In addition to becoming a harbinger of insecurity for Russian society as a whole, with one study suggesting that during the year 2022 anxiety about the war managed to override all other concerns for ordinary Russians, the sheer brutality of the conflict in Ukraine coupled with the stepping up of repression inside Russia against any forces expressing opposition to the government narrative, may also work against the Russian leader on another level. Part of Putin’s appeal to many Russians arguably stemmed from his ability to convey an image of a competent strongman while at the same time managing not to conjure up an association with a propensity for gratuitous violence in the popular mind, unlike Soviet era leaders such as Joseph Stalin. Once the pendulum swings in the direction of excessive state coercion, this is often a sign that the authoritarian regime in question is entering a phase of greater vulnerability. American journalist David Remnick in his coverage of the August 1991 coup d’état attempt, which was organized by Soviet hardliners against then President of the USSR Mikhail Gorbachev, hypothesized that the Communist reactionaries orchestrating the events at the time had an aversion to some of the Stalinist excesses from the past and were not fully prepared to sacrifice the lives of too many Russian civilians for their cause. In a reverse fashion, it is not inconceivable that Putin’s reabsorption of a number of elements of Stalinist totalitarianism, his prior gripes with Stalin notwithstanding, and the Russian president’s decision to revert to an anachronistic ‘Soviet’ archetype has caused even formerly loyal supporters to view him in a less magnanimous light compared to before.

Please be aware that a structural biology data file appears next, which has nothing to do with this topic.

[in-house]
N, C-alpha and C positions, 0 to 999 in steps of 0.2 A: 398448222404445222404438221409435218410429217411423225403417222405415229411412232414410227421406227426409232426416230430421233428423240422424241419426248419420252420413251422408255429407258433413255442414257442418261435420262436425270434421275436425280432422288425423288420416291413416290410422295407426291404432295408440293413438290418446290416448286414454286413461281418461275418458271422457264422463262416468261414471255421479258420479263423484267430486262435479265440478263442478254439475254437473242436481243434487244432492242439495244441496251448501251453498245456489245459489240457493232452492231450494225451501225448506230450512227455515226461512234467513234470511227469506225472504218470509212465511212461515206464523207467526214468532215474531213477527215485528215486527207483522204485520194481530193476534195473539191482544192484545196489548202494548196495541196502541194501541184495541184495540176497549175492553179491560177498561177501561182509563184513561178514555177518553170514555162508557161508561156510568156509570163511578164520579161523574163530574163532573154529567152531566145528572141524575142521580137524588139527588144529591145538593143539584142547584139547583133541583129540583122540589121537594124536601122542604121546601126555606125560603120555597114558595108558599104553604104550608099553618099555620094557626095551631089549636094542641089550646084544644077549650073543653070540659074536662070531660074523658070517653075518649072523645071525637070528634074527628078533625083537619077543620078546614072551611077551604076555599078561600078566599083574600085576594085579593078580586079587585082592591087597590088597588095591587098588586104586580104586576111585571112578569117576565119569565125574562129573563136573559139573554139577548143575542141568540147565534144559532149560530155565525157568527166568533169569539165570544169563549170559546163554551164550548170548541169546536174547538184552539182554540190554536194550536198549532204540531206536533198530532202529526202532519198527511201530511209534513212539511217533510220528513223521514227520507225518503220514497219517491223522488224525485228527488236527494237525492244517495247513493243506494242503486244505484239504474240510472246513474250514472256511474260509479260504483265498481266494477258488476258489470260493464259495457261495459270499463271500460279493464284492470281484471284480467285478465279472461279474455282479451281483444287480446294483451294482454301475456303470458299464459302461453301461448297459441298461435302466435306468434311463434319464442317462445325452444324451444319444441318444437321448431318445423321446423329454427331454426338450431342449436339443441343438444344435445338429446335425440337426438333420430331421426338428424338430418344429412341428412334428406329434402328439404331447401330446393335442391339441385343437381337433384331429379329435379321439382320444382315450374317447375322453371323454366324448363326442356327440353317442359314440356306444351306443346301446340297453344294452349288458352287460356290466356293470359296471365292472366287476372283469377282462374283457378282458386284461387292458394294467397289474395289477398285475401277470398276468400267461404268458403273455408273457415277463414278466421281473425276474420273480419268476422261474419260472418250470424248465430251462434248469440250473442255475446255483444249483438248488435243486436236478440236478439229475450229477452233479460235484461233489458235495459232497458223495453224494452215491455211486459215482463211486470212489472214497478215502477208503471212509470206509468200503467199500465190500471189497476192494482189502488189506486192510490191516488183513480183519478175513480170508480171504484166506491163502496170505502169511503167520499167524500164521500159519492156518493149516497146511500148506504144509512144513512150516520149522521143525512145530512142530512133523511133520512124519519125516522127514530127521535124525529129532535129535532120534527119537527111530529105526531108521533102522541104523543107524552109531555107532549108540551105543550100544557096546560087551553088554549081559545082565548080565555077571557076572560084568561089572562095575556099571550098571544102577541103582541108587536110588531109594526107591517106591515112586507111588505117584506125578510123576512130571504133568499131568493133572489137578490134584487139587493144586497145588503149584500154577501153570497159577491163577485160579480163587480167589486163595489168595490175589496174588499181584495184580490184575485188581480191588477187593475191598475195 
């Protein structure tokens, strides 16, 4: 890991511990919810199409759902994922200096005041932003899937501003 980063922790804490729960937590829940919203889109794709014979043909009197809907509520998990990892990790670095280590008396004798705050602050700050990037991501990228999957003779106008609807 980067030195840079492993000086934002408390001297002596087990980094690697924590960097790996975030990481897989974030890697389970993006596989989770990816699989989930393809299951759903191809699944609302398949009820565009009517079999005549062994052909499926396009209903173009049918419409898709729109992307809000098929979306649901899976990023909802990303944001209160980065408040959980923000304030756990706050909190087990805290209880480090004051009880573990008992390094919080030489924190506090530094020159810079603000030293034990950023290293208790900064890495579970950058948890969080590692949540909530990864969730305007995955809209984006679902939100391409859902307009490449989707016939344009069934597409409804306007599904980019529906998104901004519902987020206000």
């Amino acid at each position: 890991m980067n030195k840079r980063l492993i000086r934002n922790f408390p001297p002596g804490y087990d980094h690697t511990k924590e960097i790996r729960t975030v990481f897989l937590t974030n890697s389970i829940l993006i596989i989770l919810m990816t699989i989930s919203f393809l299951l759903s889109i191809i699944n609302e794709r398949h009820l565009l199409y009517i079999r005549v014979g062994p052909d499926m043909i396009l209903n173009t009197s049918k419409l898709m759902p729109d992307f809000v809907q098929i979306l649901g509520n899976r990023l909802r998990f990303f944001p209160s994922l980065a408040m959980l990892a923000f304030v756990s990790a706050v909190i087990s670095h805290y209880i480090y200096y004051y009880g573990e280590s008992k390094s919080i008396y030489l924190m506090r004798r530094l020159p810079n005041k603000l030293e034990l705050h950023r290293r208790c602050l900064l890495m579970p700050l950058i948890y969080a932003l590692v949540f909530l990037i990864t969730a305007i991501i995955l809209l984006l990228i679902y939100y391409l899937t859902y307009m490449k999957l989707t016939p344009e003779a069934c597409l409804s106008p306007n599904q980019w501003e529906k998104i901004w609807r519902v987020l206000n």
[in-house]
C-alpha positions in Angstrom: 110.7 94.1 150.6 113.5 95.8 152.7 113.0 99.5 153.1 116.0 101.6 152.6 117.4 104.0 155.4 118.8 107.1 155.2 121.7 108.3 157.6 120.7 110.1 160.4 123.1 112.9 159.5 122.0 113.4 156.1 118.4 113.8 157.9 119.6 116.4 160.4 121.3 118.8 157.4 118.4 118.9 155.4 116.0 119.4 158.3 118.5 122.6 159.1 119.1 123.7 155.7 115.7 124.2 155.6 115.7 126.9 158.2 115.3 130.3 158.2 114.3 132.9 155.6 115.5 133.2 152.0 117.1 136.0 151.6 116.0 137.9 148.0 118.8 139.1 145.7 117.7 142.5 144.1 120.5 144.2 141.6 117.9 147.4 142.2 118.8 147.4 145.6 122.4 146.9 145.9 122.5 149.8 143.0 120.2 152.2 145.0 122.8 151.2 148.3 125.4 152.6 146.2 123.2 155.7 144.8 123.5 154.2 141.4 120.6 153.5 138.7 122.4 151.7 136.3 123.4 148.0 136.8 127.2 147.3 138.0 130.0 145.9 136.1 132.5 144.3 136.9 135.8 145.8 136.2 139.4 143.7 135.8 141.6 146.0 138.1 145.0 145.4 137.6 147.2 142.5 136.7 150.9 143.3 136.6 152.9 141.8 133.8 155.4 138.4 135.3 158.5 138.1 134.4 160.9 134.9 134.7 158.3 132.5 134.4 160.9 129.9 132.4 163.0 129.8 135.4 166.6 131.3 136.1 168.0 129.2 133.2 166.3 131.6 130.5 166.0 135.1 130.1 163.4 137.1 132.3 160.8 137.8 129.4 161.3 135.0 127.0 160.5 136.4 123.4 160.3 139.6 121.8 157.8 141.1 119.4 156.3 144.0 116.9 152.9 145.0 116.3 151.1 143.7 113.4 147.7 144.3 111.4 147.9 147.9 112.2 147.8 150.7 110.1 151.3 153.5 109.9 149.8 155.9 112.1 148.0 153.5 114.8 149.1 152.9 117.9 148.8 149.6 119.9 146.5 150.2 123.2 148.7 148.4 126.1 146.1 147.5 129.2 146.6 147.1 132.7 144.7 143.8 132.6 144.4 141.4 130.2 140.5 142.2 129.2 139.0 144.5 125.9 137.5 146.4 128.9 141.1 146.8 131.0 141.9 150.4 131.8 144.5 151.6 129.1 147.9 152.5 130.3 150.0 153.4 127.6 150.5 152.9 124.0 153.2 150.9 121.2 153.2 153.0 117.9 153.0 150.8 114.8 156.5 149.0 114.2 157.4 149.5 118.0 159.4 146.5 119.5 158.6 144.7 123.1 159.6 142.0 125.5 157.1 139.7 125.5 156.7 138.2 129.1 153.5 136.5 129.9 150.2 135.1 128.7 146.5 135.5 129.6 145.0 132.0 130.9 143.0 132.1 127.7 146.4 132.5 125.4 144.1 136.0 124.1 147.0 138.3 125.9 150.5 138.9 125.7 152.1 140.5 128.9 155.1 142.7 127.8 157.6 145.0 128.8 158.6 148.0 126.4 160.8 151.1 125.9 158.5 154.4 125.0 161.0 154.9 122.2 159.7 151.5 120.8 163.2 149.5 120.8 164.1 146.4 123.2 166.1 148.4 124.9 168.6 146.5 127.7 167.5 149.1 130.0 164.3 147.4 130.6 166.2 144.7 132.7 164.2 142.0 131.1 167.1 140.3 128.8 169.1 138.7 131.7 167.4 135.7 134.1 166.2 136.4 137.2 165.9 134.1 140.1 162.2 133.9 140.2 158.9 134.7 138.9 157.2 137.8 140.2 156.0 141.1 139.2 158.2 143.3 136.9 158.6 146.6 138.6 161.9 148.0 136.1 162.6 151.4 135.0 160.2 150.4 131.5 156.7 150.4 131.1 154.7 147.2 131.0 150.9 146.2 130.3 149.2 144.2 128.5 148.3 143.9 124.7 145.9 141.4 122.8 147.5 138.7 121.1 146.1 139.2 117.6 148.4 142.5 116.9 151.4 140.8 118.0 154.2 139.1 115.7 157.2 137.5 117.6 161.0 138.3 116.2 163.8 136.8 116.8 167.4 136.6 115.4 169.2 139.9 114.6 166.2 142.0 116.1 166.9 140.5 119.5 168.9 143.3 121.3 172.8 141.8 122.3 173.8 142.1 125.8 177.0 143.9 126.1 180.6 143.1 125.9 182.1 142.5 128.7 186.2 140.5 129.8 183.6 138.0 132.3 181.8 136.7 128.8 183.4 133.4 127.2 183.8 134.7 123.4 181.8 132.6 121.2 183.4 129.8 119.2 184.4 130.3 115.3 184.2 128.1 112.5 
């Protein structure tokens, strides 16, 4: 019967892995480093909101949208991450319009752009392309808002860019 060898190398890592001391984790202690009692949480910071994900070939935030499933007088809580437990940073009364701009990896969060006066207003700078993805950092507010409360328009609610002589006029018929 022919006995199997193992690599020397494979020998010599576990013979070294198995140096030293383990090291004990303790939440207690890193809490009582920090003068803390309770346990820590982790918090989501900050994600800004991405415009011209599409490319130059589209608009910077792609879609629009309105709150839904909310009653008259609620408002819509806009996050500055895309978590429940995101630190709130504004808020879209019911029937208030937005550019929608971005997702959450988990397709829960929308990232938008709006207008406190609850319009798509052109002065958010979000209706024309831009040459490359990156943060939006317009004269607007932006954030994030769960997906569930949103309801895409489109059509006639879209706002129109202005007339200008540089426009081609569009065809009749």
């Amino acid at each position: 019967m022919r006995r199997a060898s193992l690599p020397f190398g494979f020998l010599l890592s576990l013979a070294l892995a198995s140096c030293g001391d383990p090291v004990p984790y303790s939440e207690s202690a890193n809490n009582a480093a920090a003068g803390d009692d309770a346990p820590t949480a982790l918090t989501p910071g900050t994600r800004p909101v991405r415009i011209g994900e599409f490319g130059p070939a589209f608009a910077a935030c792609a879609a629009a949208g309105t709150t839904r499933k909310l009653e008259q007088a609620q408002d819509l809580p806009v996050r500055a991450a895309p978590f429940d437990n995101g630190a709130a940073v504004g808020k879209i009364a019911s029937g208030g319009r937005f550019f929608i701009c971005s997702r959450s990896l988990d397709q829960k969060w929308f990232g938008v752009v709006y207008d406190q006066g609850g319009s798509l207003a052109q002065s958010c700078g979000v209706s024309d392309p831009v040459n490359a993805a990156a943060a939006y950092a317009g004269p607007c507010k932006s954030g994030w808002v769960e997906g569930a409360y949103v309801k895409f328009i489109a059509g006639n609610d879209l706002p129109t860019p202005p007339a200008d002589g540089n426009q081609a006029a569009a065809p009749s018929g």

Even though there is a significant overlap between the preferred scenarios of the optimists and those of the revisionists, there are a number of reasons to be more skeptical of the latter’s vision. On the one hand, as alluded previously, the revisionists may be overestimating the degree to which regular Russians are supportive of the war as well as the chances for any ethnically-driven separatist movement to succeed in Russia, at least in short-term. Furthermore, given the Western countries’ pronounced reluctance to make any moves that could be perceived as escalatory, which is one of the main reasons a direct NATO intervention in the conflict appears to be highly unlikely at this stage, encouraging protest movements that strive for greater territorial autonomy inside Russia may be deemed to be an overly risky endeavor due to the potential for such actions to be viewed as a “red line,” even by an eventual successor of Putin who may hold less bellicose and more liberal views.
Thus, barring a monumental shift in the nature of the events on the ground, the optimists so far appear to be on track when it comes to their predictions for the eventual resolution of the war in Ukraine.